Lowenthal’s other three bills have advanced from the Assembly to the state Senate in the same fashion and without any opponents.

That includes the bill requiring employees to monitor someone suspected of being drugged until police or medics arrive. Lowenthal argues it’s important for the employees to keep an eye on a victim so they don’t leave with their would-be rapist who drugged them. His bill, however, wouldn’t penalize a bar employee or liquor license holder if a drugged person leaves before help arrives.

Democratic Assemblymember Mike Gipson told Lowenthal he was glad to see the measure earlier this spring when the bill was before the Assembly Governmental Organization Committee, which handles alcohol and gambling legislation.

Gipson, a former police officer from Gardena, told the committee his cousin had died after a drug-induced robbery. Gipson told CalMatters an autopsy found so much Rohypnol and alcohol in his cousin’s body that the coroner believed it had caused him to stop breathing.

Gibson said he supports “anything that we can do in this space to make it safe.” He added that bar patrons need to be on guard.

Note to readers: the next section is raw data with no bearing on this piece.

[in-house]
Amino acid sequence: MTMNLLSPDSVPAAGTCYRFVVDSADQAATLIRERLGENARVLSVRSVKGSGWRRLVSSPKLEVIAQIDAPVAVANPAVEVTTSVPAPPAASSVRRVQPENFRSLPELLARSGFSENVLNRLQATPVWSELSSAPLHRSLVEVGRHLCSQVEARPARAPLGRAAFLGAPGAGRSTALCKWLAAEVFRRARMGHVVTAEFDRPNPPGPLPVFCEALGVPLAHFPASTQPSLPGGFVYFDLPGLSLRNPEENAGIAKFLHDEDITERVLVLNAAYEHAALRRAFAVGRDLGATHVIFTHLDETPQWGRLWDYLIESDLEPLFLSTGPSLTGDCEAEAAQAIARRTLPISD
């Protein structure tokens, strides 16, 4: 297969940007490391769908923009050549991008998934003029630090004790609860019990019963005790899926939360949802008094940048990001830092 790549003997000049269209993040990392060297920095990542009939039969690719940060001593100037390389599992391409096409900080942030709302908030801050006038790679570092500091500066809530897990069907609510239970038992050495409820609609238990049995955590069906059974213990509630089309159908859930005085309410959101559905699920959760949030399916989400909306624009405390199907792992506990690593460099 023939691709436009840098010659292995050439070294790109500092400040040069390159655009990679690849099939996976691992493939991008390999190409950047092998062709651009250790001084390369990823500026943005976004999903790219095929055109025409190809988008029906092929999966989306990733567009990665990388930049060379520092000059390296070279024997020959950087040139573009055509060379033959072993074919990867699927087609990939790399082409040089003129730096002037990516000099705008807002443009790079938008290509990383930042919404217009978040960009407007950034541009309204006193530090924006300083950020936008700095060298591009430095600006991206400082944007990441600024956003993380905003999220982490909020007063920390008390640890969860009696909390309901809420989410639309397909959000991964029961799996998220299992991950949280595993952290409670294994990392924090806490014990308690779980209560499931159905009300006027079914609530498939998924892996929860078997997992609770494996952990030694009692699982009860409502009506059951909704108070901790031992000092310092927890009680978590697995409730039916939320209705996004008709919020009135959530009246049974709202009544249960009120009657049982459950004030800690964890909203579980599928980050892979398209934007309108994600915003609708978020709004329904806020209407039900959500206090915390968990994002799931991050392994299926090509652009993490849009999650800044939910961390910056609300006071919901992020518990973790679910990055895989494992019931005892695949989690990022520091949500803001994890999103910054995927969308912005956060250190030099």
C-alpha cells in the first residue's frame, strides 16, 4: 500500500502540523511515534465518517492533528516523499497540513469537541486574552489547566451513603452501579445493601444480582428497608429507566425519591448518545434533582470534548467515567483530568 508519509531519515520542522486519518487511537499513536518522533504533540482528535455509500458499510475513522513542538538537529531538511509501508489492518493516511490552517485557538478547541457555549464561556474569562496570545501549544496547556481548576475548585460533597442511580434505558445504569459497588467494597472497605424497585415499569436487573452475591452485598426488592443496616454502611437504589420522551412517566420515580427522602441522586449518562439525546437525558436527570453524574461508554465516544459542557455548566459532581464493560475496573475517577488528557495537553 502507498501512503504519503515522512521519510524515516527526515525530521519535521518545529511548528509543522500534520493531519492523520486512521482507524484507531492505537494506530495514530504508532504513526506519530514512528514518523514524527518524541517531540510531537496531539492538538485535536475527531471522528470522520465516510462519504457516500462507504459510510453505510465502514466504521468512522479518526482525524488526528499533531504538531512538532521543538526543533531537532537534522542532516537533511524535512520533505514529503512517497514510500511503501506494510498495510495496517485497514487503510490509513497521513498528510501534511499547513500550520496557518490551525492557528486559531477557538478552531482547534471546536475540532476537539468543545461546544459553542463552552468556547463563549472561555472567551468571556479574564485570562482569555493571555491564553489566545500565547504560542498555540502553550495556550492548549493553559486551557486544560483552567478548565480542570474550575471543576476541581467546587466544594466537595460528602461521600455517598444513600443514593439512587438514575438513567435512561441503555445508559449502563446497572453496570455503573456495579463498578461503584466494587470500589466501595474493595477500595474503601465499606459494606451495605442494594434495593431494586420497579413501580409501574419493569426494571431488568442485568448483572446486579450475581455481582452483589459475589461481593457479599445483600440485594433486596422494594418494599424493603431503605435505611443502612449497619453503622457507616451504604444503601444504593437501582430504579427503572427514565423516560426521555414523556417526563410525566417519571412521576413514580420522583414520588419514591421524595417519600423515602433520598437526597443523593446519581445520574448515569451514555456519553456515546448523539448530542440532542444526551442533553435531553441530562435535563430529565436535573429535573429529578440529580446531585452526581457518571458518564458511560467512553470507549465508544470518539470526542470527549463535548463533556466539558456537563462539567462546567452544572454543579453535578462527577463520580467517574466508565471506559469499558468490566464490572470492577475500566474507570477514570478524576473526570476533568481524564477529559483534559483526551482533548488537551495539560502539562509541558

“If you have to leave a drink, take it with you to the bathroom,” Gipson said. “Never leave it unattended, even with people that you think you know and you think you can trust.”

About the Author

Ryan Sabalow is a Digital Democracy reporter for CalMatters. A graduate of Chico State University, he began his career covering local news for the Auburn Journal in Placer County and The Record Searchlight in Redding. He spent three years in the Midwest at The Indianapolis Star where he was an investigative reporter. Before joining CalMatters, he primarily covered California water and environmental policy at The Sacramento Bee. A lifelong hunter and outdoorsman, Sabalow spends as much time as possible in Siskiyou County, where he grew up. He’s married and has two daughters, two lunatic cats and a duck-retrieving chocolate lab named Spooner.

About CalMatters

CalMatters is a nonprofit, nonpartisan newsroom committed to explaining California policy and politics.